New Jersey’s power and fuel infrastructure was no match for Sandy

Wed, 01/16/2013 - 12:14pm
Chris Warner, Executive Editor

The love-hate relationship we have with "the grid" was inescapable during Superstorm Sandy. We don’t think about it much when our homes are lit and appliances are humming – we have the freedom to do anything we want. But when there’s an interruption, there’s that nagging wish to be free from the grip of our local utility, which took as much as 10 days to two weeks to restore power to many New Jersey residents. Sandy proved, however, that being off the grid doesn’t mean you’re really free from the grid.

Many first-time solar panel owners find that out very quickly when there’s an outage. The inverter in the panel owner’s home shuts off to ensure power stays out of wires to ensure the safety of nearby utility workers. So, the energy they get out of those panels is merely sold back to the utility, and they still have to remain on "the grid" in order to draw power into their homes, outage or no outage.

During the run up to the storm, many New Jerseyans turned to back-up generators. News programs showed empty hardware store shelves, not to be restocked with generators until after the storm passed. Portable generators have a number of downsides such as the risk of carbon monoxide poisoning and the sticker shock (medium sized portable generators can run close to $1000); theft of these pricey devices is also common. That’s a lot to trade for a few days’ comfort. In addition, people who weathered the storm’s aftermath with gas generators had to stand in 1970s-like lines at the service station, contending with unhappy motorists who were queued up to get their own fuel.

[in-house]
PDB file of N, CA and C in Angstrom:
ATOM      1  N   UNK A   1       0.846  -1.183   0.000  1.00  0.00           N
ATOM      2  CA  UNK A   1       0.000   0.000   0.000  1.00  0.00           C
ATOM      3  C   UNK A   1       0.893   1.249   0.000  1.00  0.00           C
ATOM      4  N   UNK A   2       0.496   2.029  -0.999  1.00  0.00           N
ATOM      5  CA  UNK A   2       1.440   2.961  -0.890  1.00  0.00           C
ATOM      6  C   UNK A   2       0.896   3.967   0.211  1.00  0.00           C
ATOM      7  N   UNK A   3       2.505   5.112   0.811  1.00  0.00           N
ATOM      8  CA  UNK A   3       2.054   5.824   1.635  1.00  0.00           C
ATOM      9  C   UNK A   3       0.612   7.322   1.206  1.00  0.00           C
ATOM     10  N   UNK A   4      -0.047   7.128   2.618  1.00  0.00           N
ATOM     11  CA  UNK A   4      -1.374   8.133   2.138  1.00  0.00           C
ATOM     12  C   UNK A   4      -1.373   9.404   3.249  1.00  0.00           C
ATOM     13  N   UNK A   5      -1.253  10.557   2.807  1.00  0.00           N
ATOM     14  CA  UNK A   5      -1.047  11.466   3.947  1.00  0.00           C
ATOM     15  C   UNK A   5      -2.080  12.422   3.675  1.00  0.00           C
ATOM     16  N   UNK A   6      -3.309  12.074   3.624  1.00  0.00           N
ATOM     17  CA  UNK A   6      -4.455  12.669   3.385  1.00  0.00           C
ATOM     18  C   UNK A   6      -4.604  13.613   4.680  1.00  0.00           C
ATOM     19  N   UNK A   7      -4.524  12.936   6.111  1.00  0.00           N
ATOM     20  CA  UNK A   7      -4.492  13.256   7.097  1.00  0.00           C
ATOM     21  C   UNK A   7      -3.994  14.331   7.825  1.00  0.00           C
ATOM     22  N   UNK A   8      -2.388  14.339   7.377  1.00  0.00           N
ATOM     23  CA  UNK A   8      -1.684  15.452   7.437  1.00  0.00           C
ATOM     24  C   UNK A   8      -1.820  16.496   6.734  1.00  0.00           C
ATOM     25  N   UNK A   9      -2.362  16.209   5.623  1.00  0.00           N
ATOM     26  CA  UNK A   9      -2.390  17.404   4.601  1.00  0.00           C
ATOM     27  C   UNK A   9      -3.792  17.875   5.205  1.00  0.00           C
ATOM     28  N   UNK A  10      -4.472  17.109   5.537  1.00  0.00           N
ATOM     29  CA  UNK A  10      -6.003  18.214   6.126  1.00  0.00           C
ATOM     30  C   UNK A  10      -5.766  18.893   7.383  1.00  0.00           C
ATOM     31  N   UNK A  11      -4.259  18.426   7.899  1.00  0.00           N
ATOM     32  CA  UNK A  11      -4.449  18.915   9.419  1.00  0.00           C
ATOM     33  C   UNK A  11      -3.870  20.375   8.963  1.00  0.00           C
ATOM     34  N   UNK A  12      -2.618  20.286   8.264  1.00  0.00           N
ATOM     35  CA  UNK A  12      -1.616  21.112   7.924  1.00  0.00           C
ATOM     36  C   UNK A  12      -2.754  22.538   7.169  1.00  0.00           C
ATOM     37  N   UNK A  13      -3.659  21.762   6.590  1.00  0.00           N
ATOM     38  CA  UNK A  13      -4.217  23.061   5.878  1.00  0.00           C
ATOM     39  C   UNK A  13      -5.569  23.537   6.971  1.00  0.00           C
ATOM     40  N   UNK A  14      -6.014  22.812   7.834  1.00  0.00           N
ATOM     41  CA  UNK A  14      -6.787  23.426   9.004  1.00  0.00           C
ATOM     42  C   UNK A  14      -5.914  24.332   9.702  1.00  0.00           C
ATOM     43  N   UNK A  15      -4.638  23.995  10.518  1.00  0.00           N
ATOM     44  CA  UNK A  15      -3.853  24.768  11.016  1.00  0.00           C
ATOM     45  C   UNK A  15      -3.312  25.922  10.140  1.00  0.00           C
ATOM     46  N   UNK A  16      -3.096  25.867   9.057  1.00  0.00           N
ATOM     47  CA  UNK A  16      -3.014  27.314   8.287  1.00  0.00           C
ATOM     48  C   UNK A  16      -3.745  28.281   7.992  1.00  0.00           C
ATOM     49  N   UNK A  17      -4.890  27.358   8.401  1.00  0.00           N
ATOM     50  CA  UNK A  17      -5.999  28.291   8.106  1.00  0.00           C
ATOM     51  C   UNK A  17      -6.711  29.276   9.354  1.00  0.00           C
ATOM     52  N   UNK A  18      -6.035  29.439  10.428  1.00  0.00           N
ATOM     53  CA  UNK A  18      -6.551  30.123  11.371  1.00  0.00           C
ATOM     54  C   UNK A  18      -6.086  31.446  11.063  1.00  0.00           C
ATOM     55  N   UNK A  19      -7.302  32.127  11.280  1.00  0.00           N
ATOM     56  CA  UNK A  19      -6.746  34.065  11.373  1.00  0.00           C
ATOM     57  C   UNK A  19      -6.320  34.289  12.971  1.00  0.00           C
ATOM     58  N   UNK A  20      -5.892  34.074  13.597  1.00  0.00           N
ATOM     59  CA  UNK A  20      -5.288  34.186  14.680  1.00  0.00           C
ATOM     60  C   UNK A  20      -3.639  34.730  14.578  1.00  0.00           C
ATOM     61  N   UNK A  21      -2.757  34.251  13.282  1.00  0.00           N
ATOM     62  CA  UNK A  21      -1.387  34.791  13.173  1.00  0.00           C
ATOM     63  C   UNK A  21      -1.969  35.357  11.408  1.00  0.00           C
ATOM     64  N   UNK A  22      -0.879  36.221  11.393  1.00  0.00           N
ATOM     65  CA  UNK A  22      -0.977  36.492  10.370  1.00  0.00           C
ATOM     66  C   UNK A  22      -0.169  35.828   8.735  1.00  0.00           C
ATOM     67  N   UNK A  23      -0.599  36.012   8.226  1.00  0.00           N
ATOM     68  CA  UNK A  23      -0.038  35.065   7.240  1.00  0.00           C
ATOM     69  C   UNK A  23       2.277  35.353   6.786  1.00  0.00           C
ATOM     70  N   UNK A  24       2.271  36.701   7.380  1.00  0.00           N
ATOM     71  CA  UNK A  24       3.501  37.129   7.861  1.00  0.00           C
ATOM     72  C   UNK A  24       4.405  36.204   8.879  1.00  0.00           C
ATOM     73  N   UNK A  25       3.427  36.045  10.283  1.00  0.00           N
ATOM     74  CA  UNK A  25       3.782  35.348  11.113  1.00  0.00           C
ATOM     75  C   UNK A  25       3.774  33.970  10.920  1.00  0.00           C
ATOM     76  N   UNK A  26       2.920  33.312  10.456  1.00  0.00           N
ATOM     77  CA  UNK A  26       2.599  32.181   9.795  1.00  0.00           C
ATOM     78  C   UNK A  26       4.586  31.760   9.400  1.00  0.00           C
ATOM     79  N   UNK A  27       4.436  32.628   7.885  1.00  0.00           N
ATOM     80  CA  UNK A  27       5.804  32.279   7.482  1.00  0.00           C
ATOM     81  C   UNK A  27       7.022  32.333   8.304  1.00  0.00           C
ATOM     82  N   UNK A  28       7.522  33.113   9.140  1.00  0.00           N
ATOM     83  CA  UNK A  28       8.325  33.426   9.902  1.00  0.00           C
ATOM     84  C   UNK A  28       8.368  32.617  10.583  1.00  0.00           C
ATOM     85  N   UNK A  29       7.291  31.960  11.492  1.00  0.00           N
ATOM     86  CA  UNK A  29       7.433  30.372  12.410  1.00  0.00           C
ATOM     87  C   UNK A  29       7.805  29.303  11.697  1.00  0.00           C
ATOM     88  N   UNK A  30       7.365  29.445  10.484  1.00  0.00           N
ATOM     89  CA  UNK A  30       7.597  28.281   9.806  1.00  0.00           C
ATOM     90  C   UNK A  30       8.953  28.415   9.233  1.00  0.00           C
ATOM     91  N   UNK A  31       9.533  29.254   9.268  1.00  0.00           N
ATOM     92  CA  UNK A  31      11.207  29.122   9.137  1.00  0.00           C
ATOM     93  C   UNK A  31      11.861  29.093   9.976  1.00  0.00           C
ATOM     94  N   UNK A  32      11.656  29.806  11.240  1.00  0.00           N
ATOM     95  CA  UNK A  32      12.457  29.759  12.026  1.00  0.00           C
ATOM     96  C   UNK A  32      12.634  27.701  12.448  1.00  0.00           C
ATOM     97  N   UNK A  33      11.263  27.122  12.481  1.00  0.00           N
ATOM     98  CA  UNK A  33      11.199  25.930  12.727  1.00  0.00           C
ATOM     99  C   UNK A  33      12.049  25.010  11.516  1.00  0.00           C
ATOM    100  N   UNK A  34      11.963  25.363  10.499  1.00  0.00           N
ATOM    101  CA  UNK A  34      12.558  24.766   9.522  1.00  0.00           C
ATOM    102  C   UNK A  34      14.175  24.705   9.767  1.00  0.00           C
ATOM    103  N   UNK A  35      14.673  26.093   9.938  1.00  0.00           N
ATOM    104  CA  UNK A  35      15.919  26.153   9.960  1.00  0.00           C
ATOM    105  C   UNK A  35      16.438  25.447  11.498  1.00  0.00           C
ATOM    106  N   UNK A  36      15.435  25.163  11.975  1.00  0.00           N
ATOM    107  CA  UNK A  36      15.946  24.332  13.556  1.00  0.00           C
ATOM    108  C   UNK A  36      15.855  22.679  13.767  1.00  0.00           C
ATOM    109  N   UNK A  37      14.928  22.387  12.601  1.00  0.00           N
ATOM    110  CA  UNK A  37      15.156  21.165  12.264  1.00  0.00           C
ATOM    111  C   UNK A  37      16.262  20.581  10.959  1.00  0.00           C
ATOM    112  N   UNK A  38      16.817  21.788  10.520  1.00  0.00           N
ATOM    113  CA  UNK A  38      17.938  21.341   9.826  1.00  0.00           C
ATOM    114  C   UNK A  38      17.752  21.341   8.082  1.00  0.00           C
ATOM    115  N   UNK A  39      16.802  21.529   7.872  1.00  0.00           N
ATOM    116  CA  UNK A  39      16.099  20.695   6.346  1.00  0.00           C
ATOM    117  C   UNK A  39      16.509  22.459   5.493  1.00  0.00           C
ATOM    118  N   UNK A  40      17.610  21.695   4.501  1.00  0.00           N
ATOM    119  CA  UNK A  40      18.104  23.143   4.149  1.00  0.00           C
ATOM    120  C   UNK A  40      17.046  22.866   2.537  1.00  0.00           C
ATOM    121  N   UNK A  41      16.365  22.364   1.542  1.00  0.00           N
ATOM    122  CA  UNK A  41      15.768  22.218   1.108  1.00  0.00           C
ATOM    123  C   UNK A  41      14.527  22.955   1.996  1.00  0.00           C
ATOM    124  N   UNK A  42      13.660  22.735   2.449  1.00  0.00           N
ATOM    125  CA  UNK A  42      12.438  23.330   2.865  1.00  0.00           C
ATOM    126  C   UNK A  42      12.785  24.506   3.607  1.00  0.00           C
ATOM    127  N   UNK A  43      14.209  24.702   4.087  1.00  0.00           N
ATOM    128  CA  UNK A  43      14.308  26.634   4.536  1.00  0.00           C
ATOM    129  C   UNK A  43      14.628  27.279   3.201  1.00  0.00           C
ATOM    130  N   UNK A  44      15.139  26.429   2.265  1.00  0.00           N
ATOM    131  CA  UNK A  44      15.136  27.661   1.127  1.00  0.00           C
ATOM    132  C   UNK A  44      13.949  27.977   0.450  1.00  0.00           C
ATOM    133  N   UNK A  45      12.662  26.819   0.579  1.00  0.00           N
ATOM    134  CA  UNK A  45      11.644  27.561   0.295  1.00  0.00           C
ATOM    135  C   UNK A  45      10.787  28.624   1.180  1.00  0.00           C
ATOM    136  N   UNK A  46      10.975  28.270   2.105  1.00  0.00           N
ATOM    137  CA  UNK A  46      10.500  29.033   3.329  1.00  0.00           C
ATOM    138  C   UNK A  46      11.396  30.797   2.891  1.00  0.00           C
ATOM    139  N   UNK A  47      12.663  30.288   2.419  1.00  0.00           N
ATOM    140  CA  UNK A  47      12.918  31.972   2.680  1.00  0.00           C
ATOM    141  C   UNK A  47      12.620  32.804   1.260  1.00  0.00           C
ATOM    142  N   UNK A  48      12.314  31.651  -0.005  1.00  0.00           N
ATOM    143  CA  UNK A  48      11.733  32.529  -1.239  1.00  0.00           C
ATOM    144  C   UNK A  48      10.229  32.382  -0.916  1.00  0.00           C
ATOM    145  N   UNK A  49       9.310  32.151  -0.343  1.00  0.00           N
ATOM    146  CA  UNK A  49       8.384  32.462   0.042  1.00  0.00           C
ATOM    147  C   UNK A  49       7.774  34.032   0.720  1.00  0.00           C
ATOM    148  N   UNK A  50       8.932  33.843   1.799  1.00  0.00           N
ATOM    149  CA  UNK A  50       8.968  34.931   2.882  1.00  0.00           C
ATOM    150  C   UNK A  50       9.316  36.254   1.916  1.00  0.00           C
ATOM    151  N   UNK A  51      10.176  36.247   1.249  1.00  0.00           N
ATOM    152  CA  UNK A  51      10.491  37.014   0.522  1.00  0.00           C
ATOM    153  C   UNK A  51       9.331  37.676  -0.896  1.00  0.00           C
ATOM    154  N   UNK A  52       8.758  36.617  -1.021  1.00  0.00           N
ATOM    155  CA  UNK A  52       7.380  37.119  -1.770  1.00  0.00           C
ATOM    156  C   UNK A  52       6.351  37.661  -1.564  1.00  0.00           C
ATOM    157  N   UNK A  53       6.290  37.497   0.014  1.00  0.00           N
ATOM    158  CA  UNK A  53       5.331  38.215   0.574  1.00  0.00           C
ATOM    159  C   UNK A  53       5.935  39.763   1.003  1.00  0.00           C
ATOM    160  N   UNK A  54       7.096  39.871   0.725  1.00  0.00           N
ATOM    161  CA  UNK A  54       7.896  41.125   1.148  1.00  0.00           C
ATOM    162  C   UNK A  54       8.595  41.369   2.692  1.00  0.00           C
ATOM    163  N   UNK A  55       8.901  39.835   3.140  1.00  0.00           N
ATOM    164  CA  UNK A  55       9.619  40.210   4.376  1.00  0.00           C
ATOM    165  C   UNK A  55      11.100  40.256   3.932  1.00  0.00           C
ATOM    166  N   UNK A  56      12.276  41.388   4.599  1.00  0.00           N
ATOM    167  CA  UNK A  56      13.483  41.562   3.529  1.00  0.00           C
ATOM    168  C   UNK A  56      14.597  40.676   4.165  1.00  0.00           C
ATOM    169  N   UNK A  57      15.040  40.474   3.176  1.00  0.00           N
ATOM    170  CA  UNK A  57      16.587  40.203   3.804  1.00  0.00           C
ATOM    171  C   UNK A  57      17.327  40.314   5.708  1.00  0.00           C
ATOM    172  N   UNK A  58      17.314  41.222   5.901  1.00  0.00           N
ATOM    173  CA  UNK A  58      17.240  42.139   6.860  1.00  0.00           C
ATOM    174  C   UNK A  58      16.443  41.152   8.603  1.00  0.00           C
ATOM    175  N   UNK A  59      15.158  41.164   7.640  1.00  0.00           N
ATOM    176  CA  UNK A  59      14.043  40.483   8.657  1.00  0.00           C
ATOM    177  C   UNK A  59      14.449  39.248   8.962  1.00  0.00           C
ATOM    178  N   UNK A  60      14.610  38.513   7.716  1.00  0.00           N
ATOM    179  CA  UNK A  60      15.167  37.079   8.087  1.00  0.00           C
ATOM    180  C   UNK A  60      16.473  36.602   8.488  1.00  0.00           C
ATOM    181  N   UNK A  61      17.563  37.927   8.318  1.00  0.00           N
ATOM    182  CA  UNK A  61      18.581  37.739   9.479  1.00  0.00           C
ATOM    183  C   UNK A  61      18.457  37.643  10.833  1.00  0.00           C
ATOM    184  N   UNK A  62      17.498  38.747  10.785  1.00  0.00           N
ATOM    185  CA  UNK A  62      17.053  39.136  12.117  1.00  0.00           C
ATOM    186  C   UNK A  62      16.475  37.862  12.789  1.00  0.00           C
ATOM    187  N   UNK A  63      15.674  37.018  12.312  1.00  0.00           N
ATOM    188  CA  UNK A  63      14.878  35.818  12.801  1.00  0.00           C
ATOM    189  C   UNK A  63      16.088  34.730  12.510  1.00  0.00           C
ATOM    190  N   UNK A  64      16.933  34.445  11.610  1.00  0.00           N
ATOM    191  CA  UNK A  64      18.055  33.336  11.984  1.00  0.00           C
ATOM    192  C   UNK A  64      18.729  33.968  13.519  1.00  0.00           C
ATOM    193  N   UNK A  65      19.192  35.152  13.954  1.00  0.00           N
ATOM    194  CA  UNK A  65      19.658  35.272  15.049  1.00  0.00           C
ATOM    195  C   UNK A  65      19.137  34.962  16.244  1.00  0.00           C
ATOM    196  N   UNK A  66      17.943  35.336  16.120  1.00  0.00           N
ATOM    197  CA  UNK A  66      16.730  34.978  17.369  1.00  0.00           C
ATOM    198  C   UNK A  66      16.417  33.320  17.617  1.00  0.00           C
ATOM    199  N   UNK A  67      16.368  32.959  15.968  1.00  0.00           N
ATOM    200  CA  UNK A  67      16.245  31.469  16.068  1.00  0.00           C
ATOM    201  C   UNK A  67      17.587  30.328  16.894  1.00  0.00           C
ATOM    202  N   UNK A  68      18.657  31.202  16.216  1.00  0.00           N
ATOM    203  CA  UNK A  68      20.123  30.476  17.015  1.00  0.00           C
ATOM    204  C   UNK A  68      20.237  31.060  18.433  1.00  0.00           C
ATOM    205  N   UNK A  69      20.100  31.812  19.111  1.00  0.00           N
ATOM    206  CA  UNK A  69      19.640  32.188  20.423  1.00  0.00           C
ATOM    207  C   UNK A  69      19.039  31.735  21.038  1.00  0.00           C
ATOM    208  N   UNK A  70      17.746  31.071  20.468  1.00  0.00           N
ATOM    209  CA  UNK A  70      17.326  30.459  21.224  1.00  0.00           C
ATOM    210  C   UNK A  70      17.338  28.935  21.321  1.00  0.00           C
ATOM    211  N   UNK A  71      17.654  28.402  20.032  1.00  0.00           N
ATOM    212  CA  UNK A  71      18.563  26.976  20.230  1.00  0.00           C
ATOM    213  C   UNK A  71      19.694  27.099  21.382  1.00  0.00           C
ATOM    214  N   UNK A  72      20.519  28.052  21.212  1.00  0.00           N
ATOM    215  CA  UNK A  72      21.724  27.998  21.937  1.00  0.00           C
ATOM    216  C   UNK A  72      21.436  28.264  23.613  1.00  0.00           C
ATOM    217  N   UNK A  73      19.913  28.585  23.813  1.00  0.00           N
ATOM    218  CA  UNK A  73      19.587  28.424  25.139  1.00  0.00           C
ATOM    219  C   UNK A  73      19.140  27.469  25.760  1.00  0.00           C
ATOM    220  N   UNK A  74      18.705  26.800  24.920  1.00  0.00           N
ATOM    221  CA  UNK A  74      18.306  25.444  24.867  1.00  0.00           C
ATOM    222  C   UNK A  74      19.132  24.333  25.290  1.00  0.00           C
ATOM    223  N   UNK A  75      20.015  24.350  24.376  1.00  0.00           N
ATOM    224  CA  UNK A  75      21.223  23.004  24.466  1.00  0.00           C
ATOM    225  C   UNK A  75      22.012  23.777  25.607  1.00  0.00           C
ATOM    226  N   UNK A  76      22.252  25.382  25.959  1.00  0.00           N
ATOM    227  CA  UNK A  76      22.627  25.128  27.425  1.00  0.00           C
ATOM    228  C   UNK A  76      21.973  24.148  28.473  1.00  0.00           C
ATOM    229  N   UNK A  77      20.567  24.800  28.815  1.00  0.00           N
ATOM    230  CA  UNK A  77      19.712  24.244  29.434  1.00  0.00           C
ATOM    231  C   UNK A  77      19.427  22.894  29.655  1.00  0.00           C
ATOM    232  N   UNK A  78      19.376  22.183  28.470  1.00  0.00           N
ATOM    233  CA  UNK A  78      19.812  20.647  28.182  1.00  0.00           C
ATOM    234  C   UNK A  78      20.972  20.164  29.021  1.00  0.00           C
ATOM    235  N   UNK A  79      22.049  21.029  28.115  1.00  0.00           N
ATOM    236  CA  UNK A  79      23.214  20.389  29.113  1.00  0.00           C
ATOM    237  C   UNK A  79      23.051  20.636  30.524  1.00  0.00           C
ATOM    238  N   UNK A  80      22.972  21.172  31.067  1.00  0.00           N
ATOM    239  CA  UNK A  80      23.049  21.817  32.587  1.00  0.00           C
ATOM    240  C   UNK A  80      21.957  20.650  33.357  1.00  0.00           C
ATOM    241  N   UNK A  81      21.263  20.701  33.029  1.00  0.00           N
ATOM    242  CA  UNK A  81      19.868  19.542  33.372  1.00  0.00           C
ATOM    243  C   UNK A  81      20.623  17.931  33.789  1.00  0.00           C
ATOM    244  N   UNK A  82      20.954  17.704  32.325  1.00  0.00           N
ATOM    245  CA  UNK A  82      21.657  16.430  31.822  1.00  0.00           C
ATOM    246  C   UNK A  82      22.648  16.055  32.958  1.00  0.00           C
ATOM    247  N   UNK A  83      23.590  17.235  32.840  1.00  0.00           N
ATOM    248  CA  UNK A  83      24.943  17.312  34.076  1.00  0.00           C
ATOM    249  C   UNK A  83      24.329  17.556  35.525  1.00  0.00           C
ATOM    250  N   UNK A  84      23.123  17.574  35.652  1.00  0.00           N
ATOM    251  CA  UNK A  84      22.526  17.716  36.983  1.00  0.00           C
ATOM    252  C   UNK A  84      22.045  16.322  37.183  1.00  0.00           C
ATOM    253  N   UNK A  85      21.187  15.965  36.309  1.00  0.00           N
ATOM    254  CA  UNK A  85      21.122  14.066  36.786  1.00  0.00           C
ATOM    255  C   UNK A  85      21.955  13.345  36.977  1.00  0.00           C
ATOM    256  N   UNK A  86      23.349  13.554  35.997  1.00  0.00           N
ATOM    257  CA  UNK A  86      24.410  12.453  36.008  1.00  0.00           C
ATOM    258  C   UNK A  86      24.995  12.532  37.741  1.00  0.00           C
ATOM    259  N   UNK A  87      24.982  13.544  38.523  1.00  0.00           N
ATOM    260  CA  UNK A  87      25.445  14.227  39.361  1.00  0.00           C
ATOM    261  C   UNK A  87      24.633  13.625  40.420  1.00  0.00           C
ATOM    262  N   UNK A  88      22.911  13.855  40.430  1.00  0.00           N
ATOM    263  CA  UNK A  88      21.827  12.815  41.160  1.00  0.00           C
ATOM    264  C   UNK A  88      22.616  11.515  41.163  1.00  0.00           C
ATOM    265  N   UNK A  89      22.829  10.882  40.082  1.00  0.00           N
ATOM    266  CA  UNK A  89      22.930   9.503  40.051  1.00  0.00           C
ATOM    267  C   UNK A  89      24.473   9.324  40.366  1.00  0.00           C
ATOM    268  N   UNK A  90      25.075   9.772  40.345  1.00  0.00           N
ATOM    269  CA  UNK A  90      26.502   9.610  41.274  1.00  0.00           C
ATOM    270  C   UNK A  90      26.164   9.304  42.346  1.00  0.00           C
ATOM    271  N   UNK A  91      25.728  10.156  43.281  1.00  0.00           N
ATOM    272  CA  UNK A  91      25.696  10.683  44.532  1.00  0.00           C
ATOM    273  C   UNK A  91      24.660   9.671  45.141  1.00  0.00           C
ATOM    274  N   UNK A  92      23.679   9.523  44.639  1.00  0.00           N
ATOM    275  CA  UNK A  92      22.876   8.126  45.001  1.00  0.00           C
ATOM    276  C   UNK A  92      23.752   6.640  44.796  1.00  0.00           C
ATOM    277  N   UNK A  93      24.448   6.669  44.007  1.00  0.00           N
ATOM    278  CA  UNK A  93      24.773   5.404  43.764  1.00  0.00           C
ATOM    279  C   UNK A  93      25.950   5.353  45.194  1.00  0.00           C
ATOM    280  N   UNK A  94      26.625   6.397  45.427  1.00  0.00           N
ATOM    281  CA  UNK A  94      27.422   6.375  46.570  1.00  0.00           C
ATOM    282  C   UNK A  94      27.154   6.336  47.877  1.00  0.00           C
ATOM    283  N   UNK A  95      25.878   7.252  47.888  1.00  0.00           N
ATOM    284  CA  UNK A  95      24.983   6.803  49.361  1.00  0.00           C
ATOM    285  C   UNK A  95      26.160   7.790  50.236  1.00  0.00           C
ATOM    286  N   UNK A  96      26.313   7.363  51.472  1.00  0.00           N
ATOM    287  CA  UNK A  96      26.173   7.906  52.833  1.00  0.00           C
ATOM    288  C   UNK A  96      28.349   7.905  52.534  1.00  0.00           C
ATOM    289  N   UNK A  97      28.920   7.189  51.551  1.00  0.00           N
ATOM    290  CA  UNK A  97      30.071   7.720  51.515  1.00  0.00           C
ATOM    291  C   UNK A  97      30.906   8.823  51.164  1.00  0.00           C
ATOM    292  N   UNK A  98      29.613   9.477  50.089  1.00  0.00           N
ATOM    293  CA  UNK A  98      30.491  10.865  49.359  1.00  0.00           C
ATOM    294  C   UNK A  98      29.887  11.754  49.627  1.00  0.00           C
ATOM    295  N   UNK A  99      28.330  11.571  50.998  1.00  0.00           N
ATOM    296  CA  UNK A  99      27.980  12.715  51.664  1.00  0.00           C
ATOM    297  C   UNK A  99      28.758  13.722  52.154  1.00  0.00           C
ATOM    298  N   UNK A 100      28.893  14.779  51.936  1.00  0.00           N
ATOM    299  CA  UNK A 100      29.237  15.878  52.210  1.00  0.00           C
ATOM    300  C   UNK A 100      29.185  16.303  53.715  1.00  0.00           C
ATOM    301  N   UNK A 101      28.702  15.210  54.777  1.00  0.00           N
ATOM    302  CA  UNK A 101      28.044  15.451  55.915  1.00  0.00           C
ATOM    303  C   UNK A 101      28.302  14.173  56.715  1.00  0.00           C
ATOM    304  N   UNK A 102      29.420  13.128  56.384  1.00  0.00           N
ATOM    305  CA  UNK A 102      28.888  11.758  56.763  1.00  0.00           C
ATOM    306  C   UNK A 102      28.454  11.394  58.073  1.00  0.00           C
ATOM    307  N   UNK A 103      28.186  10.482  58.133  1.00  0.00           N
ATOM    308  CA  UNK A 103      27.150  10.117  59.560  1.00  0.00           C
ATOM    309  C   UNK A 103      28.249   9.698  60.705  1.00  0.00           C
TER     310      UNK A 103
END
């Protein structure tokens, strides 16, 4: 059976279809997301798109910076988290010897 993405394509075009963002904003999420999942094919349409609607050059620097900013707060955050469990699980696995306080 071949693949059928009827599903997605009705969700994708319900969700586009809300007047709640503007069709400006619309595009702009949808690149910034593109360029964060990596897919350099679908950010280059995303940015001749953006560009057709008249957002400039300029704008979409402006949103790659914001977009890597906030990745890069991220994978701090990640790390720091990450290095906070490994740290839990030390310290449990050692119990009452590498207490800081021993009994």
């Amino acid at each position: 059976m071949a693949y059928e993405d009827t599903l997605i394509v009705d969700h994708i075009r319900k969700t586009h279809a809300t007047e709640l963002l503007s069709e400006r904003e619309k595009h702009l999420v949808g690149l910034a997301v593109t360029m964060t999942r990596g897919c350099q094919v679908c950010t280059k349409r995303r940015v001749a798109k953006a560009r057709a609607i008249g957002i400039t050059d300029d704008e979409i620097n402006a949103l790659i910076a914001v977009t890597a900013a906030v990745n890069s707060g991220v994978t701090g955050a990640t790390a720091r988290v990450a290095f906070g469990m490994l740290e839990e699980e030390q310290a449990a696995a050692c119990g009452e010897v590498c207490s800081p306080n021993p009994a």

And why the long lines at the service station?

If that station was in a town or neighborhood without power, there was nothing it could do to dispense the gas – there is not a requirement for gas retailers to have backup generators. And the refineries closest to densely populated northern New Jersey were without power, too. Critically, the Colonial pipeline, which runs from the Gulf of Mexico to Linden, in northern New Jersey, had a power failure ( Governor Christie relaxed rules that prevented retailers from taking out-of-state fuel shipments, but many stations were still without power for well over a week after the storm.

Despite increasing reliance on backup power and alternative energy sources, New Jersey’s experience shows we have much to learn about a widespread loss of power. In the days after the storm, many residents were unable to drive to work without waiting in hours-long gas lines, and the delivery of goods was a challenge. States prone to coastal or tropical storms should revisit back-up generator requirements for services stations (in a way that doesn’t put them out of business), and stations should be allowed alternatives (without waiting for a governor’s decision) for fuel deliveries should a refinery go offline. I’m sure there are good reasons for the rules we currently have, but when it comes to energy we must establish more redundancies because we’re all connected – with or without the grid.


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